As a part of class I volunteered to spend a couple of hrs a week at an organization where they cater for the poor. They had this program where kids come to do something instead of hanging out having nothing to do. Since we are art/design students, we tried to contribute the best way we can.
So today was just a “wassup” session and we got them to doodle on paper. I brought in my freshman car renderings and stuffs and this mini-Eminem ( the only white kid in the group ) wanted to design an Escalade. So I was like," Yeah, your wheels ain’t big enough!"
He was talking about bigass spinners and joking about crack. 10 yrs old.
Then a girl drew this one-point perspective city scape that we all have done before, with a black pencil dot in the center and a sun half eaten by the landscape. She said her teacher is teaching 1,2 ad 3 point perspective and it’s really hard. So I asked her," What’s this line across the drawing?"
" It’s the horizon line"
“So do you know what’s the horizon line?”
“It’s the line of your eye-level”
“OH!!!” Her eyes almost popped out.
Then I went on to show her how to draw people on the same ground/space but in different distance.
She said she’s going to bring in her other perspective drawings in to show me. I think I am going to make her kick her teacher’s ass!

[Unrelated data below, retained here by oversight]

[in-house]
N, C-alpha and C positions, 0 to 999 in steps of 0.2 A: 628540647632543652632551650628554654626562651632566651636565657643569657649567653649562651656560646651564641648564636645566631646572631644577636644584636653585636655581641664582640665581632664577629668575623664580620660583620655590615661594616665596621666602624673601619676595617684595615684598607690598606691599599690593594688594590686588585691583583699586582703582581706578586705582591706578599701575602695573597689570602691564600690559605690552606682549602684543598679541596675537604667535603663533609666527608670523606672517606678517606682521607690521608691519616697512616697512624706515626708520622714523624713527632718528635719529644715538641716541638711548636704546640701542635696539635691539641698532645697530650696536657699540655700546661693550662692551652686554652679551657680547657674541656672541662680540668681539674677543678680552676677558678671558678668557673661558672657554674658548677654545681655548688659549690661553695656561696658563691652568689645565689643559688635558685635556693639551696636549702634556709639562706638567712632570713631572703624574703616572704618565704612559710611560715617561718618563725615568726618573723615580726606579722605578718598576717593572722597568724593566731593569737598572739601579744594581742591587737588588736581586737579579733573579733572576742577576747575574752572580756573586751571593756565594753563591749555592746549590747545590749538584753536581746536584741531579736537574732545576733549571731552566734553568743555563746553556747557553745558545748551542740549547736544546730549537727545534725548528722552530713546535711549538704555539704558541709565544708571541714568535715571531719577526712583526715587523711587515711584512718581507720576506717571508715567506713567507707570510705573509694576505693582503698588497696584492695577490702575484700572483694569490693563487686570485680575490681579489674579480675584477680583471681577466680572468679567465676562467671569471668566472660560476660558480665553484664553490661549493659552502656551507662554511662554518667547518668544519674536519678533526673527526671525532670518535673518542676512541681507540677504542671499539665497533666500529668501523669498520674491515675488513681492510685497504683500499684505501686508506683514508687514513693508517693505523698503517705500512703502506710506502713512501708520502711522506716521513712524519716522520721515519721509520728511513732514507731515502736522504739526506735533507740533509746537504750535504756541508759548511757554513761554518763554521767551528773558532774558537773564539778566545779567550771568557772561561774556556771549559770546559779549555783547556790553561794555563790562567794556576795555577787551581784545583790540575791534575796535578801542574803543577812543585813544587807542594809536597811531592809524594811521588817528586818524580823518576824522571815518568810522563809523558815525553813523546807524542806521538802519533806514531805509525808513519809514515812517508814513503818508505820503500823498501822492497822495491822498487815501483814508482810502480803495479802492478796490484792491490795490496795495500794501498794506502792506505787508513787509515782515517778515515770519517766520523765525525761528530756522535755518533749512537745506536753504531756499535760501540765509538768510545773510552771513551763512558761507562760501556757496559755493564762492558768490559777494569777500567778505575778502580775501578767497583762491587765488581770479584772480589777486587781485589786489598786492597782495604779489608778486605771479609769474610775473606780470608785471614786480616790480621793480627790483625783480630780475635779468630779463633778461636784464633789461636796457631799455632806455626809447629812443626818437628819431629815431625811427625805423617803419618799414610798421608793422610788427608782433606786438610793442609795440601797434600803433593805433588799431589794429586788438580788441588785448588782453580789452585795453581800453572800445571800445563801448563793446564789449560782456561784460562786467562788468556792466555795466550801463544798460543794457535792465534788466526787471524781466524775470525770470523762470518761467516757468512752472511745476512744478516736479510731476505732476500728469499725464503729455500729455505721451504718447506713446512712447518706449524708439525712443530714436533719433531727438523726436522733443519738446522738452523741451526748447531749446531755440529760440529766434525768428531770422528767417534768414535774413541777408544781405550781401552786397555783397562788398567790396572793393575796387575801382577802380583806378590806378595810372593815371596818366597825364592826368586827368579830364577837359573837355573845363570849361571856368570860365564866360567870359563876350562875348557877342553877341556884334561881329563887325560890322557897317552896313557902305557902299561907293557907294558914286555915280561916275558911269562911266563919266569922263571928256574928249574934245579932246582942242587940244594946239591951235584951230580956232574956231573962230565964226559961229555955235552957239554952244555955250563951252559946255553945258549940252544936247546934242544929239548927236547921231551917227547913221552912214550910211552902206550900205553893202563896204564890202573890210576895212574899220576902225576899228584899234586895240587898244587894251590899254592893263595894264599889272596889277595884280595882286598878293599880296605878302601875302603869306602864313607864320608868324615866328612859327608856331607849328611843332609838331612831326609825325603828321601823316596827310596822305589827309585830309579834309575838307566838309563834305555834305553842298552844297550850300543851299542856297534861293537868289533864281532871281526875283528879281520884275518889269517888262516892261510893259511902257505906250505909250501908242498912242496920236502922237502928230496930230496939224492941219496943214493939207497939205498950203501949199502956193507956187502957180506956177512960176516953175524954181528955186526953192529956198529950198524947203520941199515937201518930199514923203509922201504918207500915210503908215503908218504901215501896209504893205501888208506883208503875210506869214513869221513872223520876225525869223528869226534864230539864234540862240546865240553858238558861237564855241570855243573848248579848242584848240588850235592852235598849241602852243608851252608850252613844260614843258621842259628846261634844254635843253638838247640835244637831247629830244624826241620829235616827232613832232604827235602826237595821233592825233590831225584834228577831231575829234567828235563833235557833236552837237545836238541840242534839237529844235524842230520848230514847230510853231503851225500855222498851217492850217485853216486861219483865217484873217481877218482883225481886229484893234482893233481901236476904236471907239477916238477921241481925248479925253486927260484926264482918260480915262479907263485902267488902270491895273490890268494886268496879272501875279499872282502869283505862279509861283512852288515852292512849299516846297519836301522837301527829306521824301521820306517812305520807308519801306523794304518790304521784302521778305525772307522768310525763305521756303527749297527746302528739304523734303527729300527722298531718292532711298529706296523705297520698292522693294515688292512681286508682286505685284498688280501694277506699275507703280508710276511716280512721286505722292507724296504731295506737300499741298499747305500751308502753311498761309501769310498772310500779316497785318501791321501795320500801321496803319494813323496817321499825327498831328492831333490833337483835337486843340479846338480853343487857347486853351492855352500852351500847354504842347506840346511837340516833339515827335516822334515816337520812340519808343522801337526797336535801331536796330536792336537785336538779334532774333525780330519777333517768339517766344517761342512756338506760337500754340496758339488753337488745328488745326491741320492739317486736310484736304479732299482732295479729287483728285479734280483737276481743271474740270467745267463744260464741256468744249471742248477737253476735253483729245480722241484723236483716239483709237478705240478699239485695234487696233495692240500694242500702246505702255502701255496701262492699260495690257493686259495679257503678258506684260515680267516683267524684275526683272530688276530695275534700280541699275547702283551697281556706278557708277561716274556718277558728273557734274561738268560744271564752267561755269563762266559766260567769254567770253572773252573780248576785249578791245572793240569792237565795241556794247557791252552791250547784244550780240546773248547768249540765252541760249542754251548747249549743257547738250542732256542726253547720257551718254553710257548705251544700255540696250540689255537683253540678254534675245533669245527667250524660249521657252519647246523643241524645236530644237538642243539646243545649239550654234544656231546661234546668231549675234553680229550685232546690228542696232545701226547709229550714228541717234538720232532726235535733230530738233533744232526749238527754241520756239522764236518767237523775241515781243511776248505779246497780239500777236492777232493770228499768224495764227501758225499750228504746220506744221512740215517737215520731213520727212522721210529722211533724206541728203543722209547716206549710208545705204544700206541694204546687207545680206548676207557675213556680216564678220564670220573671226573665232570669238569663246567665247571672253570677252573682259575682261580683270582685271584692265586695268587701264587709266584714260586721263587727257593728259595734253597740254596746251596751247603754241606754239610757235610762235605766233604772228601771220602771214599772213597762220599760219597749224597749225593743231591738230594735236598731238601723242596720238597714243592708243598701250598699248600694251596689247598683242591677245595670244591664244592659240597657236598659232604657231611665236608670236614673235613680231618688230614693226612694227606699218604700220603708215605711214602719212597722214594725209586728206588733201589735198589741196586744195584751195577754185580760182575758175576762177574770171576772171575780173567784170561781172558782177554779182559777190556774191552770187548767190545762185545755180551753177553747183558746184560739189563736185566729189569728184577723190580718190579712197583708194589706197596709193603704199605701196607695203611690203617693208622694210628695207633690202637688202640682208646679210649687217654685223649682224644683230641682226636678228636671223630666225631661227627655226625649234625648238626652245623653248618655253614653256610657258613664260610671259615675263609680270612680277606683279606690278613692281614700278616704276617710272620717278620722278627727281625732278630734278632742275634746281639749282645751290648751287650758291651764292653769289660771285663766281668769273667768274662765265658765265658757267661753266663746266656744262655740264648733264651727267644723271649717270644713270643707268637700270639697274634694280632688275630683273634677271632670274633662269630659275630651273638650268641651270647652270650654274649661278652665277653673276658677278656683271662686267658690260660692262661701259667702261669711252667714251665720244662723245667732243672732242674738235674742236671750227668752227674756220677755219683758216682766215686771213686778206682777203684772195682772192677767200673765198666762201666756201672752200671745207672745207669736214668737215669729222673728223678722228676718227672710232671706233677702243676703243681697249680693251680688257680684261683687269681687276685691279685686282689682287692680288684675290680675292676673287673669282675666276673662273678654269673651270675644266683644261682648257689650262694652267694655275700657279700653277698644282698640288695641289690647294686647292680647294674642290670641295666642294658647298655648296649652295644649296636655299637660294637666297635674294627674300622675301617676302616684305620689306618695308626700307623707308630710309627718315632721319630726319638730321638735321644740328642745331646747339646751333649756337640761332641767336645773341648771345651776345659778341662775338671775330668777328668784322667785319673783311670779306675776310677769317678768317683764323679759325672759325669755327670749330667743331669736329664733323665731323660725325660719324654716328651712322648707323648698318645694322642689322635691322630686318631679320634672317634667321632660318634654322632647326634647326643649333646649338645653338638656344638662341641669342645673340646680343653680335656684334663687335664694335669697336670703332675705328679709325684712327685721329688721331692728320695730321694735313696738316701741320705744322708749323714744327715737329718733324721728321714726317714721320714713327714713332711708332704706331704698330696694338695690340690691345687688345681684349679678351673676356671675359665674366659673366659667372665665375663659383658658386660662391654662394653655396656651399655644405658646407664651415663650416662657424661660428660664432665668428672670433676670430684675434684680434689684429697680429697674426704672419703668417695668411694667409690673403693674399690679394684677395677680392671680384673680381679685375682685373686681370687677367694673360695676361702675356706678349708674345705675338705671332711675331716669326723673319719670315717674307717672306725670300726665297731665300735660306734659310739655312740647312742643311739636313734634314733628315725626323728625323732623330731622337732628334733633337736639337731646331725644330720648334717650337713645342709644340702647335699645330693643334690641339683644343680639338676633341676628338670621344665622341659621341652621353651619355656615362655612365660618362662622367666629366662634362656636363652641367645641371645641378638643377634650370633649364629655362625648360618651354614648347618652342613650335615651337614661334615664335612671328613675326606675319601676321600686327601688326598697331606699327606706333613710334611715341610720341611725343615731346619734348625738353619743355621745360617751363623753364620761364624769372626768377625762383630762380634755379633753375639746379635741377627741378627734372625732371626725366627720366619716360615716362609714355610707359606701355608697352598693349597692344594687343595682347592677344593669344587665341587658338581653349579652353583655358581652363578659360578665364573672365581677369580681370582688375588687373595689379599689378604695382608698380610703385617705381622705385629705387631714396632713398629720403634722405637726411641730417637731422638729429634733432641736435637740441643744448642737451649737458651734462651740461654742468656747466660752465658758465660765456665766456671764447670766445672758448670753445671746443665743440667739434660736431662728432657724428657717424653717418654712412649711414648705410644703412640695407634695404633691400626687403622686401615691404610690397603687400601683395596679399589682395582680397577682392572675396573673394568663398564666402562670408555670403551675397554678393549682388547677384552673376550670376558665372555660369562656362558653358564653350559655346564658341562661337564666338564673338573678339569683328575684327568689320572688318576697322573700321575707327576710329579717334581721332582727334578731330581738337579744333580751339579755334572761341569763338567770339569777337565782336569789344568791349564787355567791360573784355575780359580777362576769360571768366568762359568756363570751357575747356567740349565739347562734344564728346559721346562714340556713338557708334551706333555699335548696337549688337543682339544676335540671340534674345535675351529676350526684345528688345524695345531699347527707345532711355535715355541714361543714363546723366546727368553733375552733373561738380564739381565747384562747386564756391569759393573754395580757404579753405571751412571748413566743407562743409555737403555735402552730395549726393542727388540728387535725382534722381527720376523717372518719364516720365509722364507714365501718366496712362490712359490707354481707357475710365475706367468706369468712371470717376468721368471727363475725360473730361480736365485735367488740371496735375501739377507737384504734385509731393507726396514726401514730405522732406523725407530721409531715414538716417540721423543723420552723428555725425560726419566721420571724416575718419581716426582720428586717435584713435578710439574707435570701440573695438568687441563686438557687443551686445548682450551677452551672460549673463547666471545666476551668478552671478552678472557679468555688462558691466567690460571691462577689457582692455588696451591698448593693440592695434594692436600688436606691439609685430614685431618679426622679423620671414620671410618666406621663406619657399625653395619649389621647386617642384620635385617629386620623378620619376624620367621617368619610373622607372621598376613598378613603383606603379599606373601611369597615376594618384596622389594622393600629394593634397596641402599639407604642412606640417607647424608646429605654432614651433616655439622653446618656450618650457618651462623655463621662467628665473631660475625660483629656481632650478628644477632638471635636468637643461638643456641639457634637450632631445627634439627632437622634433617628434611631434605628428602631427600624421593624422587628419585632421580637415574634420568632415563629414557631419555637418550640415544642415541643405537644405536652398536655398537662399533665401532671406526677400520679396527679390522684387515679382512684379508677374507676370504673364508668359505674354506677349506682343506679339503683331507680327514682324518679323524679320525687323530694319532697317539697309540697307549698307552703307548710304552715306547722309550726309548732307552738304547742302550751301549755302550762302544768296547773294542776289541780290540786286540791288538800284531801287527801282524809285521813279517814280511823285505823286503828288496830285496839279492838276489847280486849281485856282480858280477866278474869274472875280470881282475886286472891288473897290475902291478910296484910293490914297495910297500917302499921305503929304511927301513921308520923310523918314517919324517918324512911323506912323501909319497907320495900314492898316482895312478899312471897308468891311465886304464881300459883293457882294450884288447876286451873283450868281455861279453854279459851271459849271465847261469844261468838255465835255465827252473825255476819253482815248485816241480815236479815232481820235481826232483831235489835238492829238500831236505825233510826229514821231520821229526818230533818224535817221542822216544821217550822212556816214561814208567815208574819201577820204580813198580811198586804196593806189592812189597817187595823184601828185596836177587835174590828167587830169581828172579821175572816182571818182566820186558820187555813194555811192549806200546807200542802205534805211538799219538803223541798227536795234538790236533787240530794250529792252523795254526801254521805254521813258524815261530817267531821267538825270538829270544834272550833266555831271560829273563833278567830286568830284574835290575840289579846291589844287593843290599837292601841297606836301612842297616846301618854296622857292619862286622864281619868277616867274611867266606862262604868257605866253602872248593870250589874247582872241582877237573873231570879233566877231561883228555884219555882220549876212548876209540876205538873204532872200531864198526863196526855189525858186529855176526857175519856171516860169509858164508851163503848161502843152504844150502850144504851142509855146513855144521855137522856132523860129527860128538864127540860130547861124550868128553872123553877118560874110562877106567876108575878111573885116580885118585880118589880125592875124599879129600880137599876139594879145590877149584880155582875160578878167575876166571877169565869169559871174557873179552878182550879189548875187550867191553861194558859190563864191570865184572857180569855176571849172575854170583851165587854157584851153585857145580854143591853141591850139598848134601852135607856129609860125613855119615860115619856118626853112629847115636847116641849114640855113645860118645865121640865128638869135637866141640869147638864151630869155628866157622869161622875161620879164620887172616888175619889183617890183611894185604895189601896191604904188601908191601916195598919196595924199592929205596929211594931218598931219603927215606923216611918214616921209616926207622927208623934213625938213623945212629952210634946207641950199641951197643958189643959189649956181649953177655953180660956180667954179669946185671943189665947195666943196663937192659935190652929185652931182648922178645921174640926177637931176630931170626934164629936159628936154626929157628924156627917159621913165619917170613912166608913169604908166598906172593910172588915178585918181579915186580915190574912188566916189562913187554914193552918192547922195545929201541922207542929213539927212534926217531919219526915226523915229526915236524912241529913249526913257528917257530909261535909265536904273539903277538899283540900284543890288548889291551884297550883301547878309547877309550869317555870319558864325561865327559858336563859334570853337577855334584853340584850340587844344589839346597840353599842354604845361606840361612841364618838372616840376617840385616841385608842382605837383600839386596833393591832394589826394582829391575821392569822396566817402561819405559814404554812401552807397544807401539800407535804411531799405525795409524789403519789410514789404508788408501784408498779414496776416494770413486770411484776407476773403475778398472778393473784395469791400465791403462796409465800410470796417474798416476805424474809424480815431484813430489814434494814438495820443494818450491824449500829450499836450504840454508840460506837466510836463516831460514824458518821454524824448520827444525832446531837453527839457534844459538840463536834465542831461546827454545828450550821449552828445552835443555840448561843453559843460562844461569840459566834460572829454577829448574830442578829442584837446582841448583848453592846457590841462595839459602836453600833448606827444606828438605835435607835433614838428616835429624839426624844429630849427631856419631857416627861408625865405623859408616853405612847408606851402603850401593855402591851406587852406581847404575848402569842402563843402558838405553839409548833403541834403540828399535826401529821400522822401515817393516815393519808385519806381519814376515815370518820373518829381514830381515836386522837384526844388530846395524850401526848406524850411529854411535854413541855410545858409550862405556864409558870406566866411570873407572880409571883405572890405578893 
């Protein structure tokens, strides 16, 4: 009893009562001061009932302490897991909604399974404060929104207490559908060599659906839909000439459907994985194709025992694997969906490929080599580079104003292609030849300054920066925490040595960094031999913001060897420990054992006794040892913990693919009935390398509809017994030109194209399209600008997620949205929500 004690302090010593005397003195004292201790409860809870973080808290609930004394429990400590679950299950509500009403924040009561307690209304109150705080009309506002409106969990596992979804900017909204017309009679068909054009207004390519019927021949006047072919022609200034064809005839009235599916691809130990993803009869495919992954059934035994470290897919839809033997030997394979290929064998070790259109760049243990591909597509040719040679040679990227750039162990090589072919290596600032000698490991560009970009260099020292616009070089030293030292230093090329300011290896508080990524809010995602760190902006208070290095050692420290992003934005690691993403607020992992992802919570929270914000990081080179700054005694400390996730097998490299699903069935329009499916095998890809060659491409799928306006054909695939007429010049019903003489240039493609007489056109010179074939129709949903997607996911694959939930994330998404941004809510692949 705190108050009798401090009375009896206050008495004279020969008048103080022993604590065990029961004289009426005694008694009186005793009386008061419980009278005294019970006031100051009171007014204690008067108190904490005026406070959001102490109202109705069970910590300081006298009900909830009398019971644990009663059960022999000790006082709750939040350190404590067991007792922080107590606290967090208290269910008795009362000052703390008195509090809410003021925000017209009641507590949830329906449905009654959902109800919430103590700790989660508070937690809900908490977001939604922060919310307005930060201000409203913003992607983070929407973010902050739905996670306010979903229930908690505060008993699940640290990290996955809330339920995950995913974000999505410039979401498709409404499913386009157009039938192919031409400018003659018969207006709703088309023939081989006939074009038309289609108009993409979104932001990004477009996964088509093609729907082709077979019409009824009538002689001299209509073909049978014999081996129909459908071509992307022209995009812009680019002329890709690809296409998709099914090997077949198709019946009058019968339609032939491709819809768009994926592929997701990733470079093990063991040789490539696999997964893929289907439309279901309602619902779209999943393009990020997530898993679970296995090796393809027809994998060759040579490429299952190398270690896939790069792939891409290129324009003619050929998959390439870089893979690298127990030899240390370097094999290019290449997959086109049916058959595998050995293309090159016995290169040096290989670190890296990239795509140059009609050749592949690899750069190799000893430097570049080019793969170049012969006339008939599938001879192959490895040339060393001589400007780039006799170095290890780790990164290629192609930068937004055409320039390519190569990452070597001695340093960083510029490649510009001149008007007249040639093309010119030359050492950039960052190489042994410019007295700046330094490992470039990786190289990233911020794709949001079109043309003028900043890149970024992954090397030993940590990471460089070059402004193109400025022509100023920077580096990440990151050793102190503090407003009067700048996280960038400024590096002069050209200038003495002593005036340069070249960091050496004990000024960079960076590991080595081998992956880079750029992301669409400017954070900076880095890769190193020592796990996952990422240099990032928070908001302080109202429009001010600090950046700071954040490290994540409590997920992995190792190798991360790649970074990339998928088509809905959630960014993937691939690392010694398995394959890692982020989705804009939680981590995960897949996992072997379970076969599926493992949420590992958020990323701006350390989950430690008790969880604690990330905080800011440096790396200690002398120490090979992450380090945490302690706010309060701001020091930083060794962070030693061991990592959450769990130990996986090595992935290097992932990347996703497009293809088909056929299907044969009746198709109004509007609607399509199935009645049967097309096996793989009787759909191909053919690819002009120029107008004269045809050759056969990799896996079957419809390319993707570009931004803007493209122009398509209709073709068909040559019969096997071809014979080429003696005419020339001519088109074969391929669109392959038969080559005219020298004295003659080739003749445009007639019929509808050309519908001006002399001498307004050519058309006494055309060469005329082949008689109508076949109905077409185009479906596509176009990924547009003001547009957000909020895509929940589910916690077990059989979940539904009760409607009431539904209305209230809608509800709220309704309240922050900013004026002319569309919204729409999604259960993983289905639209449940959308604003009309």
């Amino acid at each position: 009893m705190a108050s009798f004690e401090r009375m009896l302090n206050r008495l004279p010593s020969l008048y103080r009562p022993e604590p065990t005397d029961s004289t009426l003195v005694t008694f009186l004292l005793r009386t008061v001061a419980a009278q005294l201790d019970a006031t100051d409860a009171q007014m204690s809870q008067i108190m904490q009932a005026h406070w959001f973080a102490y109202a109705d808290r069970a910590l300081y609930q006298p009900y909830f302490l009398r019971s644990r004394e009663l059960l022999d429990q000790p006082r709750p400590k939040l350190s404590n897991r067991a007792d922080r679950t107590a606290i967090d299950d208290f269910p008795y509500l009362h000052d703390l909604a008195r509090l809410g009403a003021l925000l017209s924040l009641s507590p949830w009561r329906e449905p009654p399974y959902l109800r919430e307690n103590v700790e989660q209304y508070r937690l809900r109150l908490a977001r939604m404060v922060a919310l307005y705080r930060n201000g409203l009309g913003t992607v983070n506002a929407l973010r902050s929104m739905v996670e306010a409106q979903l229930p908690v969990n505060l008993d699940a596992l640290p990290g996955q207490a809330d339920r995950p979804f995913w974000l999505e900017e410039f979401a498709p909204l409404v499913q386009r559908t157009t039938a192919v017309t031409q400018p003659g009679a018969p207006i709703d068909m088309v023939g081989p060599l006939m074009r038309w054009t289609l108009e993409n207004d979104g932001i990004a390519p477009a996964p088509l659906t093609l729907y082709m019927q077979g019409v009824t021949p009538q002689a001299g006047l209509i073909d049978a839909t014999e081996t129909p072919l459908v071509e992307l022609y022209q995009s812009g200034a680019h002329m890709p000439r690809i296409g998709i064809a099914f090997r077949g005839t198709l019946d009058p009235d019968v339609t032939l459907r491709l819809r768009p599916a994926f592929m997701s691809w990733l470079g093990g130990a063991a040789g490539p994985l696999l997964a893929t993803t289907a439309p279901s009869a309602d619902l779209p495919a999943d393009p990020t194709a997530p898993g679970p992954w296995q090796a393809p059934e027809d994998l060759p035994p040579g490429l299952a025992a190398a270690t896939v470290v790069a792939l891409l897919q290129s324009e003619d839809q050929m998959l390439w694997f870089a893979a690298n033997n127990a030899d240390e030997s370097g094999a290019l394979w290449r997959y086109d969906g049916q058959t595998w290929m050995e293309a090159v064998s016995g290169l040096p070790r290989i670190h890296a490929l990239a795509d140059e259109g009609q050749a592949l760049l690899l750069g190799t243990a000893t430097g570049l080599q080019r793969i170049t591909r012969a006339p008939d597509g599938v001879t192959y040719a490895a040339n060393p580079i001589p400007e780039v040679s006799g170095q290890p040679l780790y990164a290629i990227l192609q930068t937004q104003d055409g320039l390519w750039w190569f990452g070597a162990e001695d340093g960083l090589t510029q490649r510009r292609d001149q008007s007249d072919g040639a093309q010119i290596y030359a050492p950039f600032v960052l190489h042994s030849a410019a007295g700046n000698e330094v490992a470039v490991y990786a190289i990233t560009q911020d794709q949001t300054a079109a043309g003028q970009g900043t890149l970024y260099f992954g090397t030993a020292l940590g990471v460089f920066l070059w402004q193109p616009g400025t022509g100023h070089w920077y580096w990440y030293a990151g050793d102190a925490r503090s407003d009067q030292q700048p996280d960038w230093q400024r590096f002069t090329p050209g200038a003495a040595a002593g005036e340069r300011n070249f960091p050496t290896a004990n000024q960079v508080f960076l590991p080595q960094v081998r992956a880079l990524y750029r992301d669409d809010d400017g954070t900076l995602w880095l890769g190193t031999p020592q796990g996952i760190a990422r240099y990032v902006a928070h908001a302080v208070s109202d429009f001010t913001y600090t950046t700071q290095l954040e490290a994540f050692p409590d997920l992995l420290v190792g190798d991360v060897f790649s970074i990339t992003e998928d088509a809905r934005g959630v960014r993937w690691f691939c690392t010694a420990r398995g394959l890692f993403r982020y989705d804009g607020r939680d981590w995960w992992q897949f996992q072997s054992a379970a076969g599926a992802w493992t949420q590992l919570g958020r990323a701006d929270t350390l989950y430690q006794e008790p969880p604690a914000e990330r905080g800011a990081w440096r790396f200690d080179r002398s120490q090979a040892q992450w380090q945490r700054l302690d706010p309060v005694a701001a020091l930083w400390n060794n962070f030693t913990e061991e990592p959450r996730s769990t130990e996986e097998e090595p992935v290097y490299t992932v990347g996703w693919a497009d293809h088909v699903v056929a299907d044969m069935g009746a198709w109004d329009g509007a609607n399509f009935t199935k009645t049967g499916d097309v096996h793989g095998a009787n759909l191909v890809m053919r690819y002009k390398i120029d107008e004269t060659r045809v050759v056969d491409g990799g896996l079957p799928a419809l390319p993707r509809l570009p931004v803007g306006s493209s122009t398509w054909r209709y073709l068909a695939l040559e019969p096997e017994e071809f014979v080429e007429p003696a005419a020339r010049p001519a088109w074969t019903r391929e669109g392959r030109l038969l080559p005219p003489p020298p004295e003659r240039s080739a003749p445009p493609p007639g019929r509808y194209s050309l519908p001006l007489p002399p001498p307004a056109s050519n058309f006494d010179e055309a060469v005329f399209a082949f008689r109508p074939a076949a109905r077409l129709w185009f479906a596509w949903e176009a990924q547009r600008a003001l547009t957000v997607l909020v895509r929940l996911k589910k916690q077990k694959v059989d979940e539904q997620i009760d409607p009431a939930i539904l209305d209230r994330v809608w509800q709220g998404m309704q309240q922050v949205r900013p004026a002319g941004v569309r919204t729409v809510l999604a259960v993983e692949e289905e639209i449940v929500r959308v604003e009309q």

Those kids are between 10 and 14, although unfortunate but smart kids nonetheless. I wish this started a lot earlier, cus we only have 3~4 weeks left.
I realized that the older those kids get, the less confidence they have. Or rather, more afraid to try. This 14 yr old kid says he wants to draw shoes. So I asked him what sport does he do? Football. So I said try draw a football shoe. He didn’t know how to start. So we suggest him to draw from his own shoe. He wasn’t moving. so my friend put his own shoe on the table. That kid tried for like 5 sec and then gave up. It’s hard to get him started, but that’s what we hope to do, and get him to believe that he can take on the challenge and finish it.
Now I’ve promised to make copies of my bling car renderings for the mini-Eminem.
keep up the good work, I’d like to hear more about your experiences
Some of the people where I work have been working with the local Boys and Girls club. One day we did a workshop and broke up into teams to to do some basic modd boards and sketches around different products. I think the kids had fun, I spent most of the day preparing images, posters, etc. then had a meeting run way over and missed all the real fun. Looking forward to this year though.
It’s kind of hard to get them to focus to do something. We want them to feel that they are the ones taking charge on how this project goes, so we don’t want to make it sound like they are working for us. However, I personally want to make this purposeful for them. 2 hrs a week for 3 weeks isn’t much at all, and I really want to get them into a process which they can realize their own abilities.